Legal Zoom says: “One way to legally use Disney characters is by getting permission to use them from Disney Enterprises. A variety of Disney corporate entities own the intellectual property rights to Disney characters. The official Disney website can help you determine who owns rights to the character you wish to use and how to seek permission to legally use the character. You may receive permission in the form of a letter or an email message. Disney may require an individual or organization that wants to make extended commercial use of Disney characters to enter into a licensing agreement where the user pays Disney for rights to use the character. Disney may also refuse to give you permission to use its characters.”
The likelihood of Disney giving you permission to use their characters is very slim. There have been shops who have been successful with this, most notably Danielle Nicole Handbags, Cakeworthy, and The Mouse Merch Box (one of the first, if not the first, to be approached by Disney rather than approaching the company themselves). However, most shops will not have any success requesting permission to use characters.
Can I make mouse ears, or use the Mickey silhouette?
Mouse ears are a definite yes. There are a vast amount of shops who sell mouse ears, and they are legally allowed to. Disney does not own the rights to mouse ears. What they do own the rights to is Mickey Mouse and Minnie Mouse. So, while ears are okay, the silhouette (including the head of the mice) is not okay. Likewise, anything that resembles the likeness of a character is not okay. If you reproduce Mickey Mouse, or something that looks like Mickey Mouse, you could be violating their copyright.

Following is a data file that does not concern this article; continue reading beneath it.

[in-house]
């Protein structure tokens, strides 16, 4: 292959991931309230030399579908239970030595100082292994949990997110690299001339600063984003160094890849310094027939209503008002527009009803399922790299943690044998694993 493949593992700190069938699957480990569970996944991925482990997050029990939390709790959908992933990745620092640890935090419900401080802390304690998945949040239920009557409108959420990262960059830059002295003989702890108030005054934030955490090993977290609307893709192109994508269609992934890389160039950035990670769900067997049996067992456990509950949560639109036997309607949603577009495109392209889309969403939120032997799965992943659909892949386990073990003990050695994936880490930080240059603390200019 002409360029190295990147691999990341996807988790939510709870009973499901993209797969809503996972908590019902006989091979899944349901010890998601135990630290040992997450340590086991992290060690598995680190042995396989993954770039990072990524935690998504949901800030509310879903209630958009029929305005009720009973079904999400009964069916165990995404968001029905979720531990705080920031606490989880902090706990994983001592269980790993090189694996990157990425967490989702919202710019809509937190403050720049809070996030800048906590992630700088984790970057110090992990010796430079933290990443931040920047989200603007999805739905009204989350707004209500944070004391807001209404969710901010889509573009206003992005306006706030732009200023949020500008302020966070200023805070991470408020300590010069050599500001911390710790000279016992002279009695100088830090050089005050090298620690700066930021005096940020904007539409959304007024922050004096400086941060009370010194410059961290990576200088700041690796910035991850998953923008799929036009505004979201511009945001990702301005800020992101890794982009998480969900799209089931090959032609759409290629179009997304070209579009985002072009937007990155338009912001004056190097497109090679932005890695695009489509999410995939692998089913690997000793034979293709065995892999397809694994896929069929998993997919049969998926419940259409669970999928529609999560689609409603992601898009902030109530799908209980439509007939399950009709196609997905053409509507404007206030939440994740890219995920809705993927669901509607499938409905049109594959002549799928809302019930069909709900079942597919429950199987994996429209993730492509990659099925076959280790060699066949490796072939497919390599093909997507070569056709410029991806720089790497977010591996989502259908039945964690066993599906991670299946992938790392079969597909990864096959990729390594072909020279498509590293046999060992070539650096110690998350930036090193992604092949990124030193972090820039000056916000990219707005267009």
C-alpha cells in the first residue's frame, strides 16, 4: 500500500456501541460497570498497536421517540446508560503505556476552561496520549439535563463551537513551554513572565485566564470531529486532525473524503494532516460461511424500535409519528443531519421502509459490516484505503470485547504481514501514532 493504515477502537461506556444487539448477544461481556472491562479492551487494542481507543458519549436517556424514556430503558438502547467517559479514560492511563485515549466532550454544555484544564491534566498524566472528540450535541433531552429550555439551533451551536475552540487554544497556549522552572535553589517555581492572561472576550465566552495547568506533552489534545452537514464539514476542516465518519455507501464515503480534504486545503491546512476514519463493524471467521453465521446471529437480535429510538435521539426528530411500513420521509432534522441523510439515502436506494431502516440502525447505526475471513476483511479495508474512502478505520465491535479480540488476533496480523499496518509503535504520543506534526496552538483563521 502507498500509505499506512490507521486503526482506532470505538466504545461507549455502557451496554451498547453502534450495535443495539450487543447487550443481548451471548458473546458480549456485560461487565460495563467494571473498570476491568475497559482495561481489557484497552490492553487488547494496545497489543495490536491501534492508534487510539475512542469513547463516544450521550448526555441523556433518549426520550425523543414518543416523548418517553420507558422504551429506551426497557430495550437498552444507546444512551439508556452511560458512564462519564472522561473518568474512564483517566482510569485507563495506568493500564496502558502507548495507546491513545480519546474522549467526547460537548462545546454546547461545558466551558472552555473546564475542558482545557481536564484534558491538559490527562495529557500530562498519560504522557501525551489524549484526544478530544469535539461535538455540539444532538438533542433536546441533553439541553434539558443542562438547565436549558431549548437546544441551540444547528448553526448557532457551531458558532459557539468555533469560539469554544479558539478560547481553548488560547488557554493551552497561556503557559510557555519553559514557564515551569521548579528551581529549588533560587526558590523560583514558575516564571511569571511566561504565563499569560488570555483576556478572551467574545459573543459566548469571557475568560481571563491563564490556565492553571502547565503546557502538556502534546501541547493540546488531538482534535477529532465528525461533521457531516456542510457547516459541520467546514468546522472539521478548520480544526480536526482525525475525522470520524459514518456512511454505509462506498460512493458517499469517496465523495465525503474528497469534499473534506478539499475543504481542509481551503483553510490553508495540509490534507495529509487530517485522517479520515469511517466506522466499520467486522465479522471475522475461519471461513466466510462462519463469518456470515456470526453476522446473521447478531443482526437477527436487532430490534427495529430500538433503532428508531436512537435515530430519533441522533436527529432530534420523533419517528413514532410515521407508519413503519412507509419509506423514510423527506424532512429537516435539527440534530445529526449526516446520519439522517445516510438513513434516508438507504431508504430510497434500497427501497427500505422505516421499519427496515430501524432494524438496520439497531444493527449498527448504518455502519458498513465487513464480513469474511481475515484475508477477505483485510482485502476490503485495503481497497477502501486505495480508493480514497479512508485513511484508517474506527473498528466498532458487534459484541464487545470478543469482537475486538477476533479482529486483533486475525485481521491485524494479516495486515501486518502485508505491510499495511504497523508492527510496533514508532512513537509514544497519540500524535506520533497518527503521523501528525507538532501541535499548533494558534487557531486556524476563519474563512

This is a definite grey area, and can get confusing. If you have more questions, the best place to get answers is an intellectual property lawyer.
Can I use Disney fabric to make my products?
According to a lawyer on Avvo, a notice of “copyright” may be found printed on fabric. The 9th circuit Court of Appeals has addressed the existence of a protectable copyright in United Fabrics Intern., Inc. v. C& J Wear, Inc., 630 F.3d 1255 (9th Cir. 2011). Thus buying fabric or cloth for the purpose of manufacturing or making crafts for sale will likely require a license. The Asker should contact the manufacturer of the fabric to determine their requirements for use of their fabric in making craft items for sale.”
To use the fabric commercially, you may need to obtain an additional license. The best advice is to do your research before you make any products out of a Disney fabric, including contacting the manufacturer of the fabric, reading the tags, or doing further research.
So what can I sell?
There are many limitations when selling Disney inspired products. The best answer to this question is, be creative. Do not use Disney characters in your designs. Be creative and find what inspires you in the parks or movies, and find a way to make that a product or inspire your designs.
If you choose to use Disney IP, know that you are putting yourself and your business at risk. It is never too late to stop using intellectual property. Even if you have been using it for years, taking it down now is better than keeping it up.
Using Disney trademarks (the words “Disney”, “Mickey Mouse” etc) anywhere in the listing (title, description and tags) is trademark infringement. It doesn’t even matter what the item is or whether it uses any Disney characters. By the simple fact of Disney’s lawyers searching for their trademarks, and finding them, has proved trademark infringement. Be creative with your titles – instead of saying “Mickey Mouse Shirt” you can say “Mouse Shirt” or “Magical Mouse Shirt”. Likewise, avoid using trademarked words in your tags.
Avvo is a great source where lawyers can contribute answers or advice based on questions. However, the only way to know for sure is to contact an intellectual property lawyer. If you are a growing Disney-themed shop, we recommend taking this step to answer any questions you have.
If you have feedback, questions, comments, or advice, let us know in the comments of this article!